As opposed to undoing this effect, which would get rid of it, I am instead going to go over to the File menu and choose the Revert Command, or I could press the F12 key, and notice what that does. That adds another state called Revert. So my Smart Sharpen state is still intact, but I have restored the original version of the Sammy image here and now I am going to hide the History palette for a moment. Now we are working with a flat image so we're going to have to jump through a couple of hoops in order to make this Emboss effect work out. It works even better as it turns out if we are working with a Smart Object, if we are applying a Smart Filter version of Emboss to a Smart Object, well see how that works a little later.
I am going to go up to Filter menu, I am going to choose Stylize and I am going to choose the Emboss command. Now what you should know about Emboss is it's a terrible embossing filter. It produces this hideous effect but it's a great alternate sharpening filter as we'll see. So I am going to go ahead and choose Emboss and notice what it does first of all, it makes the image look like its kind of engraved in lead or something along those lines,. It turns all of the non-edges to gray and then the edges get highlighted with either shadows on one side or highlights on the other side.
It's a directional effect, and notice that I've gone ahead and matched the values that I applied inside the Smart Sharpen filter. So the Angle value is set to 40 degrees just as it was with Smart Sharpen, and of course, we don't need to set the Remove function or anything. There is no Remove function, so we don't have to set it to Motion Blur, Emboss is automatically applying a directional effect here. Now the Amount value is analogous to the Amount value inside Smart Sharpen, so I went ahead and set it to the same thing 200%. The Height value is analogous to half of the Radius value because the Height value is approximately twice as strong as the Radius value.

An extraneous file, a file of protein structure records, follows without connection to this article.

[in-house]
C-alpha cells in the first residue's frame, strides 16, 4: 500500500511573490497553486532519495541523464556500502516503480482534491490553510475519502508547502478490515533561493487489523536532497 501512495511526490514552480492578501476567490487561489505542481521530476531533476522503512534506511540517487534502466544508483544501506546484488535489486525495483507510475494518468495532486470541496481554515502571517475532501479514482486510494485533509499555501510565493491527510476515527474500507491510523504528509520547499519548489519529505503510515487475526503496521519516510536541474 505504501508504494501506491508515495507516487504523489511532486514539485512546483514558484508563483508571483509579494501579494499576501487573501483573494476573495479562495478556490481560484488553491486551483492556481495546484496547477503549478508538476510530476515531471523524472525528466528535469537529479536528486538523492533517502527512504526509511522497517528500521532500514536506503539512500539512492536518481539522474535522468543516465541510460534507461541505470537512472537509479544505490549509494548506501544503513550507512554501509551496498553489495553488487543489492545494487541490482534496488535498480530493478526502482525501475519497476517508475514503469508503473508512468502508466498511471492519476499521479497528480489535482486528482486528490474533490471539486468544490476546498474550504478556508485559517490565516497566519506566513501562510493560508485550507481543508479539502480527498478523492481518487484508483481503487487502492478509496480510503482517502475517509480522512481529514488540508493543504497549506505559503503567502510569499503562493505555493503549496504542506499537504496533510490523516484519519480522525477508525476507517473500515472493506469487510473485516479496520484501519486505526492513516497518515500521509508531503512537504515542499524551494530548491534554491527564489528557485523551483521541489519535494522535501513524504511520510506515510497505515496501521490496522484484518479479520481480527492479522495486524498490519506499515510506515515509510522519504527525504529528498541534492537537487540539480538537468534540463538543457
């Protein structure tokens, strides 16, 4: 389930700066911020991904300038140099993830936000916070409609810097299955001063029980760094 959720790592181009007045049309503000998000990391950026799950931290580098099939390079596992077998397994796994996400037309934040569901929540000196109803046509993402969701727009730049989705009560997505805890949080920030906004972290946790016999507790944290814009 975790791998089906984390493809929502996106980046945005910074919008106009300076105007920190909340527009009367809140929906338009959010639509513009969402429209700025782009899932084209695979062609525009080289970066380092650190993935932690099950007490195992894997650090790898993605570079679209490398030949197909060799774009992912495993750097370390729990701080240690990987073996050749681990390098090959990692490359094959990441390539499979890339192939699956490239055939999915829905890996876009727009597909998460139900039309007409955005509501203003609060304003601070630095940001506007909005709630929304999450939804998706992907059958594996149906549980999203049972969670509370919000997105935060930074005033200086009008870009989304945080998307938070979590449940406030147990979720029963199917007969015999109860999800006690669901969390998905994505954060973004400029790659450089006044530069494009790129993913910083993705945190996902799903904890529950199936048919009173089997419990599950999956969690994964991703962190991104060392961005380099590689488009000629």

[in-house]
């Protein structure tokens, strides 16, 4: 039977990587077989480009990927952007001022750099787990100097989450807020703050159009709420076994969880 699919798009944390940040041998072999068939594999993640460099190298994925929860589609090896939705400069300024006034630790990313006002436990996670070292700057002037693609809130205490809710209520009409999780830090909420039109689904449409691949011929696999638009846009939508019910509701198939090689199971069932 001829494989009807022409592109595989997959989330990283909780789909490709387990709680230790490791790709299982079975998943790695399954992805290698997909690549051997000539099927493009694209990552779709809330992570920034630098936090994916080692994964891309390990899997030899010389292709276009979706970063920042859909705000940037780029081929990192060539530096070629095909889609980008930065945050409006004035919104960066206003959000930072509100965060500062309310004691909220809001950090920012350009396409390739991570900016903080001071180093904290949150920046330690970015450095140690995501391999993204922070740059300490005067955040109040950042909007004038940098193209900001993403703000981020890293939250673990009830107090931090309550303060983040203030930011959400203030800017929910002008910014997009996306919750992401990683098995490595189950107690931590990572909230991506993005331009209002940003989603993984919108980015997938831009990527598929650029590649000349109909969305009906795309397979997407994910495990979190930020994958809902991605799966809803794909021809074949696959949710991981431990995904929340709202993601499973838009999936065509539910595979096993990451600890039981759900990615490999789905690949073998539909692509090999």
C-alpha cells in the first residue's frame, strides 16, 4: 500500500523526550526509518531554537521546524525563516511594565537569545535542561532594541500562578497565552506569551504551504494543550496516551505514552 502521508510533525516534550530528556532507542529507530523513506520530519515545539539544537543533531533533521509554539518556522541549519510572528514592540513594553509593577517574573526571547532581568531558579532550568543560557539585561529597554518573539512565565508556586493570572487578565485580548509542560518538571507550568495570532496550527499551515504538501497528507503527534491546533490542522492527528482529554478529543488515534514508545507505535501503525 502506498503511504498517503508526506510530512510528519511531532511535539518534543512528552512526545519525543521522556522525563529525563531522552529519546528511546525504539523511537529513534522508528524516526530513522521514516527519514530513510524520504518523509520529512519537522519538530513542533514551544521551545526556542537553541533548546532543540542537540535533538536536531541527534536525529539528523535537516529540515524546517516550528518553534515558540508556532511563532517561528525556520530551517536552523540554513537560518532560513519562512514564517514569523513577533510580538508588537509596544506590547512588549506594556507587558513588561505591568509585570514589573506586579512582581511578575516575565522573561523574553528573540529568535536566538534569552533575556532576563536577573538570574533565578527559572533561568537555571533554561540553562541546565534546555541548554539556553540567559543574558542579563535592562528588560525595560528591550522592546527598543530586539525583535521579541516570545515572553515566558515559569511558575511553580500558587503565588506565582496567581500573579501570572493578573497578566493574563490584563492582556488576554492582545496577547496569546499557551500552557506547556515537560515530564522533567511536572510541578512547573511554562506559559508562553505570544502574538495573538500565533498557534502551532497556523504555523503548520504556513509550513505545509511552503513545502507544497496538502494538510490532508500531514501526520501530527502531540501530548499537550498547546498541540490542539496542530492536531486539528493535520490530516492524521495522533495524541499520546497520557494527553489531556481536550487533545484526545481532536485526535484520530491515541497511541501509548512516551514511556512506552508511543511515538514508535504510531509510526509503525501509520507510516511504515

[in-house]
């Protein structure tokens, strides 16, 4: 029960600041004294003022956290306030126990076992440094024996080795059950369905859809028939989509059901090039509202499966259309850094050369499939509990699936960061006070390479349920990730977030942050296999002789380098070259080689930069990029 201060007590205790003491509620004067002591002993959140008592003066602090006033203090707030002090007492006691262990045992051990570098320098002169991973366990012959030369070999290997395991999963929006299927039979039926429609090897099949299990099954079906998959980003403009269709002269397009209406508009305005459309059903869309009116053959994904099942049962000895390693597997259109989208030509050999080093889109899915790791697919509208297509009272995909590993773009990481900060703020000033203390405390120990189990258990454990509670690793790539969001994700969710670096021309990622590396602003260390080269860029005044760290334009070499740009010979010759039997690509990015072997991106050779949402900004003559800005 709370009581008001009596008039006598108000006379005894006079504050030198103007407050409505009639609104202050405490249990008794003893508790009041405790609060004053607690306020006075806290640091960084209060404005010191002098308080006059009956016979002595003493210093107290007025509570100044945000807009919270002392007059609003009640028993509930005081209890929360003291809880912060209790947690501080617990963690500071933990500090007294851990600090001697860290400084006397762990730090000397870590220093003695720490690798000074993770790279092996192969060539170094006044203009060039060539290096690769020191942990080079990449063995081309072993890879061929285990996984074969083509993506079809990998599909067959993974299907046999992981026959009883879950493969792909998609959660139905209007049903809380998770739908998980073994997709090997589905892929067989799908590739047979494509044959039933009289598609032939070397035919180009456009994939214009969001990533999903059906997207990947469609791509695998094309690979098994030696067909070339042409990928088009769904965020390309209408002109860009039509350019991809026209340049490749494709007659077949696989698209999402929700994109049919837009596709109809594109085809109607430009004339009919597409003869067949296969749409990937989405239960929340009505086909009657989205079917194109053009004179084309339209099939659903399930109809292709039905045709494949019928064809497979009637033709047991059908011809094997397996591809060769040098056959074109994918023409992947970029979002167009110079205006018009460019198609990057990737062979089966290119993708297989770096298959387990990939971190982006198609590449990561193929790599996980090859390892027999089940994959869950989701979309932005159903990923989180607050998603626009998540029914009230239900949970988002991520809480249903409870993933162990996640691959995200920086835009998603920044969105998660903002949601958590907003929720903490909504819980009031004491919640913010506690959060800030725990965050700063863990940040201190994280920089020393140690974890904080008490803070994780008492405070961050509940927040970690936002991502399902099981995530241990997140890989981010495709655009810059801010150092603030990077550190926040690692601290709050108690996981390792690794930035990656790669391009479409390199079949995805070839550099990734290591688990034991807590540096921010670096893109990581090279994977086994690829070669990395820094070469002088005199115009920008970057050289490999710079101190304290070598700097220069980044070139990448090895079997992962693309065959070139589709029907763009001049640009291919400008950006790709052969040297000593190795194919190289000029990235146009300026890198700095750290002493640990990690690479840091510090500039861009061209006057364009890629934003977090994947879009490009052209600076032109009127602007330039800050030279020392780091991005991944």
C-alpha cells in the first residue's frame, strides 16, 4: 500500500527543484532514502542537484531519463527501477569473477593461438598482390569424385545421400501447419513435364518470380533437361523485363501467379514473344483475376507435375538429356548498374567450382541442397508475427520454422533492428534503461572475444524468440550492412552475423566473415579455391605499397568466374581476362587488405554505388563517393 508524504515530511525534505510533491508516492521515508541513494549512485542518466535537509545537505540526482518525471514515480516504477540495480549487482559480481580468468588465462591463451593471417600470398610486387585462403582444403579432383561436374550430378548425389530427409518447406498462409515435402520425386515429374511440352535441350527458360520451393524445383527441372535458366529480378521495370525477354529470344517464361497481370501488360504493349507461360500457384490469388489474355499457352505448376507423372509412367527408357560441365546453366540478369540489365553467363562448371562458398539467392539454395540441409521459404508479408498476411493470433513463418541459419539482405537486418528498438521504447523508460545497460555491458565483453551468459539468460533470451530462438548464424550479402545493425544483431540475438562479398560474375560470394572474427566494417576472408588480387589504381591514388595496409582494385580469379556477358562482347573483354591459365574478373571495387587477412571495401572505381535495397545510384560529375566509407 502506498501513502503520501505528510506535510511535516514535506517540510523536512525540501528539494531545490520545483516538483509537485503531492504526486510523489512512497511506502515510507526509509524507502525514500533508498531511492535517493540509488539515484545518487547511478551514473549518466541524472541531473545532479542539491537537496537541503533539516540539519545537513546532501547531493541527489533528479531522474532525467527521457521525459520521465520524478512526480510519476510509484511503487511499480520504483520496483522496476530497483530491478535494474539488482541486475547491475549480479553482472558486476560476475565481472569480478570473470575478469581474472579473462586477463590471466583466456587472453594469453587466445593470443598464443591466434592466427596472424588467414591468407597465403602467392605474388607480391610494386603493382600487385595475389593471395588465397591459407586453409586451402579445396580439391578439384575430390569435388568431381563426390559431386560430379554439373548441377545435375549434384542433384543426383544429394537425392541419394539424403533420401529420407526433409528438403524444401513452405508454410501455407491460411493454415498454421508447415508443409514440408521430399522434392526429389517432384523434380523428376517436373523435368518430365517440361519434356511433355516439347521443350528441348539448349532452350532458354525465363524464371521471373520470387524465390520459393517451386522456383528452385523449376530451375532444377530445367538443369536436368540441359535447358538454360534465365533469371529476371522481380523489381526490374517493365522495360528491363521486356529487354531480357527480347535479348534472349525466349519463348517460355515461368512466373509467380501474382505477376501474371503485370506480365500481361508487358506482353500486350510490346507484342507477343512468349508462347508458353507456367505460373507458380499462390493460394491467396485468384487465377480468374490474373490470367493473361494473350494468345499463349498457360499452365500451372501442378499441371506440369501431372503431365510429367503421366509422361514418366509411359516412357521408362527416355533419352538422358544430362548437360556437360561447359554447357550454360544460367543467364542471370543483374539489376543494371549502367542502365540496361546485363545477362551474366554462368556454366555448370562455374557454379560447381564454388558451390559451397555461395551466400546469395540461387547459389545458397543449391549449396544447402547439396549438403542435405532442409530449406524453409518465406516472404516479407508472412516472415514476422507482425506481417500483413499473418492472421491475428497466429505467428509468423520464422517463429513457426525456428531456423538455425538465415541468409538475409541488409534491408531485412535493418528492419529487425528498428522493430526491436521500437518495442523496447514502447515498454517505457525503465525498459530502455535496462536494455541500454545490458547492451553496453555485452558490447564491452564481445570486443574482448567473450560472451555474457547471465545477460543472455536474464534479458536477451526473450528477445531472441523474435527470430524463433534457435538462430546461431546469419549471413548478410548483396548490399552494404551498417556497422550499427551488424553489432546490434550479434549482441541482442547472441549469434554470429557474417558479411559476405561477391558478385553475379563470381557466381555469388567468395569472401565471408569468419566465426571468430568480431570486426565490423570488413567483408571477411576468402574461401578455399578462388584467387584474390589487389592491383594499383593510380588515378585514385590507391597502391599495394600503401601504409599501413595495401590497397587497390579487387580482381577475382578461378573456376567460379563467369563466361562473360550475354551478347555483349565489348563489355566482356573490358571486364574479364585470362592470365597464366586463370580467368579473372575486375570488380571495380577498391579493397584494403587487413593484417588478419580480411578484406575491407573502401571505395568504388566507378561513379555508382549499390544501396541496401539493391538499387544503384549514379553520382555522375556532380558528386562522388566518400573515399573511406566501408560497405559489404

So instead of setting it to 10, I set it to 5. Now the whole reason we made Radius 10 is so that we could evenly divide it by 2. Because you cant enter decimals into the Height value here. It has to be an even number of pixels. So 45 and 200% gives us something of an equal treatment but as you'll see, its pretty different. Go ahead and click OK, and of course, its very different and that we have all these grays all over the place. It doesn't look like a sharpening effect at all. Well, heres what you do. In order to get rid of those grays, you have to invoke the Overlay blend mode.
You can't do it from the Layers palette since we have a flat image here, so I am going up to the Edit menu and choose Fade Emboss in order to fade that filter. You can also press Ctrl+Shift+F or Command Shift+F on the Mac. And now instead of changing the Opacity value I am going to change the mode to Overlay and that's going to drop out all the grays and it's going to screen the highlights and multiply the shadows so we are going to get this very smooth effect right there, where the Emboss effect is woven into the fabric of the original image essentially.